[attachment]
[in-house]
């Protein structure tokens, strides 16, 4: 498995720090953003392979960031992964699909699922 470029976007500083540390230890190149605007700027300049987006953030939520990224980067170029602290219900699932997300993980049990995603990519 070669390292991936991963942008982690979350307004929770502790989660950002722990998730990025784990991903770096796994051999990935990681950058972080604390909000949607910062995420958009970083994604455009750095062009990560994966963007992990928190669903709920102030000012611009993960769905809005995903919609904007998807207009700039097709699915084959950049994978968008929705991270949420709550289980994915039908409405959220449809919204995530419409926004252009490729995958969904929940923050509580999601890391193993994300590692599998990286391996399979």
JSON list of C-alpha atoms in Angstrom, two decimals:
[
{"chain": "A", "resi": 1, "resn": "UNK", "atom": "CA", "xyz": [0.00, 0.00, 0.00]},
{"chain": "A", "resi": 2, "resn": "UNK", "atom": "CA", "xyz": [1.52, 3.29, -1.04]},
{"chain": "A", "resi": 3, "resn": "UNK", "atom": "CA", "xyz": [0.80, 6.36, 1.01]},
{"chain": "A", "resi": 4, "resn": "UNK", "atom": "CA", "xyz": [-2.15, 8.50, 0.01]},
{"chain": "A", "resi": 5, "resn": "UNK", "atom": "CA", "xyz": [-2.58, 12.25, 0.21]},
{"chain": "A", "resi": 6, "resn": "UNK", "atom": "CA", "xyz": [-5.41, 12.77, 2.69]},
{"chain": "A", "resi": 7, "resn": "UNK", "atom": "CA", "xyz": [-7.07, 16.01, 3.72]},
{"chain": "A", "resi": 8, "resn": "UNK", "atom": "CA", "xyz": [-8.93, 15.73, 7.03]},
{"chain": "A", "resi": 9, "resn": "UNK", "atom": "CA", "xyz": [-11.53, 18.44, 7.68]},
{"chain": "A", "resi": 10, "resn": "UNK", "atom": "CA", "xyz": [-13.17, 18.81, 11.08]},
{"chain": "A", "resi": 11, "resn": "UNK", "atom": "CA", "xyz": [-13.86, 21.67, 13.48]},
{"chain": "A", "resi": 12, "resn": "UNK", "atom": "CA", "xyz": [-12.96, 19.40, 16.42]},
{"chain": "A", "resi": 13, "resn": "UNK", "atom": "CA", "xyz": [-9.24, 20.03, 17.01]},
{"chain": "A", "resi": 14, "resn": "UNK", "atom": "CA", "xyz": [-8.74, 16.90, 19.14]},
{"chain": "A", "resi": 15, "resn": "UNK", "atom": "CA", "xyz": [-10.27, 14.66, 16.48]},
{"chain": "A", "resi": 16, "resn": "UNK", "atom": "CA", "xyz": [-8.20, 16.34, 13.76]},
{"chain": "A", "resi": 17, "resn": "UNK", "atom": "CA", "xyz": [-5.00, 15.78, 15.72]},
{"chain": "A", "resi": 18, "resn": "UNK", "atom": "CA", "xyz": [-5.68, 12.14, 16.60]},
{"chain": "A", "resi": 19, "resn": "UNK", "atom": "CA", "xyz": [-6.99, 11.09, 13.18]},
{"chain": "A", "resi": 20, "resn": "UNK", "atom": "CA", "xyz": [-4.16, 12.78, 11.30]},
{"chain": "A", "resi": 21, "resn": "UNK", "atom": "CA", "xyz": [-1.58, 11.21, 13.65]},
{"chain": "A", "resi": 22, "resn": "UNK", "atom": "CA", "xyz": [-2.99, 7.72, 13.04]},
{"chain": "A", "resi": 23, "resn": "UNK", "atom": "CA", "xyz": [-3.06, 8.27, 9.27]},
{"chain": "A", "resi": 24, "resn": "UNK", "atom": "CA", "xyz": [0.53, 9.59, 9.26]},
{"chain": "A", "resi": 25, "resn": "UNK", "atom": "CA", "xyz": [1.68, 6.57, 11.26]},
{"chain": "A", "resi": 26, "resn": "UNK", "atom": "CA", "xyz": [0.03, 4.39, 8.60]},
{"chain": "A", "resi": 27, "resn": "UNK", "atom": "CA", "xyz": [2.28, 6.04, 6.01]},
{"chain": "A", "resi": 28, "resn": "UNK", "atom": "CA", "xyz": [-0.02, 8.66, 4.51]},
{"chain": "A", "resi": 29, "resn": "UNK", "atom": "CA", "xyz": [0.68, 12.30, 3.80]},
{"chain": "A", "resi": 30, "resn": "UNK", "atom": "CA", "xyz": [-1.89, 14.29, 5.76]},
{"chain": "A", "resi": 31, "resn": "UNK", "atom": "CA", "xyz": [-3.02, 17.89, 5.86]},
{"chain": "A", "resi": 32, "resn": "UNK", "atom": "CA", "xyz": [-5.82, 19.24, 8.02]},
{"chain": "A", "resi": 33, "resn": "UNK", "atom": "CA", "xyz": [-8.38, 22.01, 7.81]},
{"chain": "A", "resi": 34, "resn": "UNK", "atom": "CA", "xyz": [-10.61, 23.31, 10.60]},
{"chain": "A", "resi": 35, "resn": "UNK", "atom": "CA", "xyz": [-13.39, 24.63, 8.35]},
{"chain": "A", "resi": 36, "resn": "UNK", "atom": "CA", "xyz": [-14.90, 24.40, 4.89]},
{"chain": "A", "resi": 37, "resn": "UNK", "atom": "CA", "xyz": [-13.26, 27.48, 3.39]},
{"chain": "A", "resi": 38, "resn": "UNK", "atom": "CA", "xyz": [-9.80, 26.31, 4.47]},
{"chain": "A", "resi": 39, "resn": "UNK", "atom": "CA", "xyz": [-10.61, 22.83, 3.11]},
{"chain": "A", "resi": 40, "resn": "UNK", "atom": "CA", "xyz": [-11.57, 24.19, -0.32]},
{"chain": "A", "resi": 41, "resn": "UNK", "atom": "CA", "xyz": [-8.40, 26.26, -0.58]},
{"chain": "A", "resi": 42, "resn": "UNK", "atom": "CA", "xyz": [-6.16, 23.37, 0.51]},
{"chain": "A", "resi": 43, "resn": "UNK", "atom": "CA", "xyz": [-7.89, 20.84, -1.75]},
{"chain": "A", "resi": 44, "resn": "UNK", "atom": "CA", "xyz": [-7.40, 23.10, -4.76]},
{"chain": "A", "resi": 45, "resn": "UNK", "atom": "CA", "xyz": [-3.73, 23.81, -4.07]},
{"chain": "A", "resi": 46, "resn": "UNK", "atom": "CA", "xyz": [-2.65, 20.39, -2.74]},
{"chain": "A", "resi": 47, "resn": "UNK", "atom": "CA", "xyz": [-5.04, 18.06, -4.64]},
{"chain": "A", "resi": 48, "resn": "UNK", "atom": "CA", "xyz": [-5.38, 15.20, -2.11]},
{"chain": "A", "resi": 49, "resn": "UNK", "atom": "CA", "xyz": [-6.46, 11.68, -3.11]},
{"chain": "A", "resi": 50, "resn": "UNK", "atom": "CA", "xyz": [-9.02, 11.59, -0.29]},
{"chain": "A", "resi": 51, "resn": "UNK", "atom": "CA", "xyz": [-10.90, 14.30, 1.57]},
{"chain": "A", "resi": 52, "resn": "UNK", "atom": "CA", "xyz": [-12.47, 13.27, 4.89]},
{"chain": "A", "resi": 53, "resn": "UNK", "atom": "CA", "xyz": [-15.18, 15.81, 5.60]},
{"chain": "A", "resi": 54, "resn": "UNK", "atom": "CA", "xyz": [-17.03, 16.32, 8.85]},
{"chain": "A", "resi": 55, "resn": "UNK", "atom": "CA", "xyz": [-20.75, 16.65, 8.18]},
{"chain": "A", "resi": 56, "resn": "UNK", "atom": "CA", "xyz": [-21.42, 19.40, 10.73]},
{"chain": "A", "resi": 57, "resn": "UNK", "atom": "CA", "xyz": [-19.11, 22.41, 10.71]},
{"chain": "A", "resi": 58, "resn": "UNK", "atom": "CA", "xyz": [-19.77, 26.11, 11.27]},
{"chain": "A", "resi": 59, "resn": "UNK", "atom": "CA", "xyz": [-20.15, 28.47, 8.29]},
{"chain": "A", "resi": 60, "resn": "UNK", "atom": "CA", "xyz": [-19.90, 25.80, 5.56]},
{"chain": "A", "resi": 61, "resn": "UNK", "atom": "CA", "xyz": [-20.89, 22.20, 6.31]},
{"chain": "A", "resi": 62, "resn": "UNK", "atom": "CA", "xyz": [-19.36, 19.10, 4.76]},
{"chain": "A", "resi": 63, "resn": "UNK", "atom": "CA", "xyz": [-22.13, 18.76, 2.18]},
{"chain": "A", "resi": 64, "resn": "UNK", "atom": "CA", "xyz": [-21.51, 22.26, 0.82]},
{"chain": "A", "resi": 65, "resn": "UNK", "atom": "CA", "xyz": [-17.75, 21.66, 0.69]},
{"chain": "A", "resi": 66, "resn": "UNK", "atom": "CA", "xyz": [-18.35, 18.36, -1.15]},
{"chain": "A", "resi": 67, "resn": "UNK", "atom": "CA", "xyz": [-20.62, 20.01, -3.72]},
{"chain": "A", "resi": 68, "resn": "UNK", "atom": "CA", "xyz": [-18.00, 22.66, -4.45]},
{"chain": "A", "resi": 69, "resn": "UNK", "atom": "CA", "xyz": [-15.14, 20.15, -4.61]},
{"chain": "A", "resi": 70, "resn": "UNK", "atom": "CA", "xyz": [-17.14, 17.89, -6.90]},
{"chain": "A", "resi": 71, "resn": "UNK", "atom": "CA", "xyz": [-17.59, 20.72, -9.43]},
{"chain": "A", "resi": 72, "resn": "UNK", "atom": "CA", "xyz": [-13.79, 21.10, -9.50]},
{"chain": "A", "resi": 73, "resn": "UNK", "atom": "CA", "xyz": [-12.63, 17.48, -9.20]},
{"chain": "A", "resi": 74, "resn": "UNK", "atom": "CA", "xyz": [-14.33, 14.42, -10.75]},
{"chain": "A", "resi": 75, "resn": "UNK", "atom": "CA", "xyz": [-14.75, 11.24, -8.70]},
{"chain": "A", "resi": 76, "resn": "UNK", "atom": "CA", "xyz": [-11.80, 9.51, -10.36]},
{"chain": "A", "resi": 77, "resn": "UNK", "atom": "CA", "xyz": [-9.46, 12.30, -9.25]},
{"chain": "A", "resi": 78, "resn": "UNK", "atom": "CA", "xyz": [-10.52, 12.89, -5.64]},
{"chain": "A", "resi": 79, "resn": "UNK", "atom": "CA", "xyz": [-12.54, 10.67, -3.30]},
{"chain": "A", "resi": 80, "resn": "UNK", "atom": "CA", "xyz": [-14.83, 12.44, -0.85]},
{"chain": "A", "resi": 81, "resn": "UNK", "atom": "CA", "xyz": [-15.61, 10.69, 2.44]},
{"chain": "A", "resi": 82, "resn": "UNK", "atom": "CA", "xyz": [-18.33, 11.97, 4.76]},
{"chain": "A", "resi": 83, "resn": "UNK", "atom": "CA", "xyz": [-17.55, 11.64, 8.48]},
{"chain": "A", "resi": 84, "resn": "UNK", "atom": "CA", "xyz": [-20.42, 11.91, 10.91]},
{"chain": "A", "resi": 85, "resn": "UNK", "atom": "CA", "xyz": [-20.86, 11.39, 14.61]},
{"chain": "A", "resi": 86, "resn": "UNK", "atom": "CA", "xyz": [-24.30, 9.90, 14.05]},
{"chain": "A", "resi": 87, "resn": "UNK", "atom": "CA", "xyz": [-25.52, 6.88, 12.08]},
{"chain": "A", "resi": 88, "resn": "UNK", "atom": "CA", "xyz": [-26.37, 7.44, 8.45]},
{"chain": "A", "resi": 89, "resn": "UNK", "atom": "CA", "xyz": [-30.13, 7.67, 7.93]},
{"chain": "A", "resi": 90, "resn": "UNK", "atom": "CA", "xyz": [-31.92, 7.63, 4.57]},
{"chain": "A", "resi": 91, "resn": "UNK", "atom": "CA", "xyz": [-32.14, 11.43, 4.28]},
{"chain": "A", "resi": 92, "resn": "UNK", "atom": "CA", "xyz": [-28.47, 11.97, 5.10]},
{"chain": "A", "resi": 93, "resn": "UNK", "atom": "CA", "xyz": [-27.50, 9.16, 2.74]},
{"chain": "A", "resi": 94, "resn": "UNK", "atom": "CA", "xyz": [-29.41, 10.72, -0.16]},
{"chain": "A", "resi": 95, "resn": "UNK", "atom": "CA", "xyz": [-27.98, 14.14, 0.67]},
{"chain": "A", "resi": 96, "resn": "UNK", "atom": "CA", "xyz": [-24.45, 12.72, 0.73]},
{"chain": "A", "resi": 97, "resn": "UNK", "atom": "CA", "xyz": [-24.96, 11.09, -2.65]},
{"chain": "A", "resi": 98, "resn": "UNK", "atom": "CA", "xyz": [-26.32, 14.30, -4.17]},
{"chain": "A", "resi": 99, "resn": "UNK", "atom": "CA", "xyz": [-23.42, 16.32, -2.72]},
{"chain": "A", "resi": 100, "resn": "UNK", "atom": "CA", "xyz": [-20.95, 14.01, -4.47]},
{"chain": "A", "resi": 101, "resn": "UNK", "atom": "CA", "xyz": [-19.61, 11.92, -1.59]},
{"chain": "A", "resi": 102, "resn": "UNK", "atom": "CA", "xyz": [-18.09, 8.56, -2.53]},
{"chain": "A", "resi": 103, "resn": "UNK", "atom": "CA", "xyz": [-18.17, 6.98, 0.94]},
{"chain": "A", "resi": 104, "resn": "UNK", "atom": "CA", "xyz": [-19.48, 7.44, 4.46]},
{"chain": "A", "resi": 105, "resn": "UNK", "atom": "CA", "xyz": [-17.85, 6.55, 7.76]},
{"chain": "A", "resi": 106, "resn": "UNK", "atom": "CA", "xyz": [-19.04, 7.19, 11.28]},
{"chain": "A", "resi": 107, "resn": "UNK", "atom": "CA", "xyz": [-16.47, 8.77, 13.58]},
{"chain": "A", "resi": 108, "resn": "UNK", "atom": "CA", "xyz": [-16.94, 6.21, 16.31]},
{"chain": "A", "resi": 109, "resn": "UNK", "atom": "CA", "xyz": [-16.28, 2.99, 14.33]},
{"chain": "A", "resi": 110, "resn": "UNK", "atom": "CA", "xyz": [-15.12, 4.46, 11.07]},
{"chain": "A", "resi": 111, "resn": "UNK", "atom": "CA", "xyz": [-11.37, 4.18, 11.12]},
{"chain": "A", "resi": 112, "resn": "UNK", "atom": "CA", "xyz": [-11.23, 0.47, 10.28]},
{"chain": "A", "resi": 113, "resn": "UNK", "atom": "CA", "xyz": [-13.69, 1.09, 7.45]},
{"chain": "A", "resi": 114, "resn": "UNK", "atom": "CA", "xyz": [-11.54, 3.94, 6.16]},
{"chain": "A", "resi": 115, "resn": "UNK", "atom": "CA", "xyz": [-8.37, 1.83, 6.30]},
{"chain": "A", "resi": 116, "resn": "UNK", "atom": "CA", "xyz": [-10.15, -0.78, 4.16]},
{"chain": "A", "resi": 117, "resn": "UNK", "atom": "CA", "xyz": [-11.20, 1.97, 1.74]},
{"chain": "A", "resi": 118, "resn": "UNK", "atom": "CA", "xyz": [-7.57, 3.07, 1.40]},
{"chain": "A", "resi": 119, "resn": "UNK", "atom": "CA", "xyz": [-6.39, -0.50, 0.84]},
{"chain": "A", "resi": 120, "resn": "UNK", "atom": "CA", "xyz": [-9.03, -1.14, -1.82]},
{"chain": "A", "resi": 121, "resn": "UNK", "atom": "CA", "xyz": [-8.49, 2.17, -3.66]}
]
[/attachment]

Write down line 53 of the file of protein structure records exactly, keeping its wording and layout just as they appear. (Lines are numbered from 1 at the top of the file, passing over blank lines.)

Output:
{"chain": "A", "resi": 49, "resn": "UNK", "atom": "CA", "xyz": [-6.46, 11.68, -3.11]},